Rejected for ideology only

A TSZ member recently made this claim:

Sanford’s recent paper with Cordova was rejected by multiple venues for bogus reasons. Everyone agreed the science is solid, but made up reasons why the paper should not be accepted.

And then is asked:

Name the venues and give their reasons for the rejection. 

I’ve actually been asking this for literally years over at UD, although not lately. The claim that papers are rejected not because of the science but instead because of some other reason is often made. But I’ve never seen any actual evidence of this. Has anyone?

In fact, it’s also the stated reason from some at UD as to why they don’t even attempt to formally publish their work, they know it would simply be rejected for ideological reasons only.

Yet despite many years of asking I have never once seen any evidence for this claim. So in this thread I’d like to see the paper that was submitted, the journal or other it was submitted to and the rejection itself.

If nobody can supply any such evidence then this OP can be used in rebuttal in the future when such claims are again made, as we all know they will be.

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154 thoughts on “Rejected for ideology only

  1. Joe Felsenstein,

    His argument requires formal mathematical proofs. I am really not very familiar with the math bur hopefully Eric can comment.

    . Introduction
    Conservation of information theorems [1–3], especially the No Free Lunch Theorems (NFLT’s) [4–8], show that without prior information about a search environment or the target sought, one search strategy is, on average, as good as any other [9]. This is the result of the Horizontal NFLT presented in Section 3.2.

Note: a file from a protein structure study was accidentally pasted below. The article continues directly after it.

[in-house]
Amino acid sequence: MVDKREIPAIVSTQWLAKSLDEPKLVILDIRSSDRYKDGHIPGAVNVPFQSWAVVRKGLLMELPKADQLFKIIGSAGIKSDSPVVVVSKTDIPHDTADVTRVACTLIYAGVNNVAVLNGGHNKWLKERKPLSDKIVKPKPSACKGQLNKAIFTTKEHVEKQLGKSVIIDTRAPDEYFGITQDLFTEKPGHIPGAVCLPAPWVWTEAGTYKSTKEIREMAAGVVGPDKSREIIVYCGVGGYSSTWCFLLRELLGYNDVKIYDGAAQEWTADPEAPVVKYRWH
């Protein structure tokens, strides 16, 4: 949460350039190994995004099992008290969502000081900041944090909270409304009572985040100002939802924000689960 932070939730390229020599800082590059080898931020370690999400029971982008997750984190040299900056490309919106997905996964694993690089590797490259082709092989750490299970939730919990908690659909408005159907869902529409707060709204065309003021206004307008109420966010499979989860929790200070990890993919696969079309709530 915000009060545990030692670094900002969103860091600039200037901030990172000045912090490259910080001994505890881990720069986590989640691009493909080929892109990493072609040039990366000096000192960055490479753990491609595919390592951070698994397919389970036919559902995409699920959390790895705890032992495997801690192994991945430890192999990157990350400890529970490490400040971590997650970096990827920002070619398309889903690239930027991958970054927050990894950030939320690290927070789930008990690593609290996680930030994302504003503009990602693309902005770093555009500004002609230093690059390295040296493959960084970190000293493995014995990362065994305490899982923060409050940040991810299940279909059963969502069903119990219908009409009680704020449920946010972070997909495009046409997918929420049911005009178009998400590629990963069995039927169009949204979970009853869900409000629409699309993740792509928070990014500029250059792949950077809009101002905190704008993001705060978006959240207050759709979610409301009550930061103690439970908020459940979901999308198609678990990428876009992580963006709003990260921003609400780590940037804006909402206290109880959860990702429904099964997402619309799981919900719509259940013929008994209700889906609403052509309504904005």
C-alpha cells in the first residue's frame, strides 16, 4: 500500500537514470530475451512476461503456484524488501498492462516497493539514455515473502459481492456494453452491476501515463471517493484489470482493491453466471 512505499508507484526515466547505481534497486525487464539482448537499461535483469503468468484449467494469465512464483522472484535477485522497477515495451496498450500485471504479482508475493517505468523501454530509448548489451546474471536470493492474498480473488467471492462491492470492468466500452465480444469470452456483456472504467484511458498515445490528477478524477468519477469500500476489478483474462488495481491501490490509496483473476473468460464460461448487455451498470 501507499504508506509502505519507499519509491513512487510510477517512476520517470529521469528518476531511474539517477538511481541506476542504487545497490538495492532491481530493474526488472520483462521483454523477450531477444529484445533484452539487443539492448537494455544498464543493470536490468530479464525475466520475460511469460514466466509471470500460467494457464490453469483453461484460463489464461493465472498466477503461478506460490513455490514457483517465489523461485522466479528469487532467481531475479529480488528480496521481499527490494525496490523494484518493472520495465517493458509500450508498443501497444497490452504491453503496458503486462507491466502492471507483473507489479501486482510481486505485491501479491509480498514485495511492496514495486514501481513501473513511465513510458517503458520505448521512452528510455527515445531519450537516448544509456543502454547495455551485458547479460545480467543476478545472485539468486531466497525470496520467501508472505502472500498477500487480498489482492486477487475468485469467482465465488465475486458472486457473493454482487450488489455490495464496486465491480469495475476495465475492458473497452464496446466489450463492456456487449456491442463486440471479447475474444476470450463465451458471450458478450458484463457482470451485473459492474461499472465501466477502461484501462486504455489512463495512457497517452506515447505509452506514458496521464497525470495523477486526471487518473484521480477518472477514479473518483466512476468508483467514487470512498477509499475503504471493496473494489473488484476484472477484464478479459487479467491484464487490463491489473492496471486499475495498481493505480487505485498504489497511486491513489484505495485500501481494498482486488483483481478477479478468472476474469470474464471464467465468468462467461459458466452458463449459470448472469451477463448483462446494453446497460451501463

A search’s difficulty can be measured by its endoge- nous information [1, 10–14] defined as
    IΩ=−log2p . . . . . . . . . . . . . (1)
    where p is the probability of a success from a random query [1]. When there is knowledge about the target lo- cation or search space structure, the degree to which the search is improved is determined by the resulting active information [1, 10–14].

    This may be why the sequence is used and possibly needed in the Weasel search. Natural selection is not really information about a target sequence. I think your idea of single mutation adaptive improvements is viable for certain adaptions but maybe not for constructing a new complex sequence where several changes to a single allele or non coding DNA sequence is required.

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  2. colewd: Natural selection is not really information about a target sequence

    Evolution doesn’t search for any specific target sequence. You’ll ride your sharpshooter fallacy hobbyhorse until its legs fall off.

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  3. colewd:
    Joe Felsenstein,

    His argument requires formal mathematical proofs.I am really not very familiar with the math bur hopefully Eric can comment.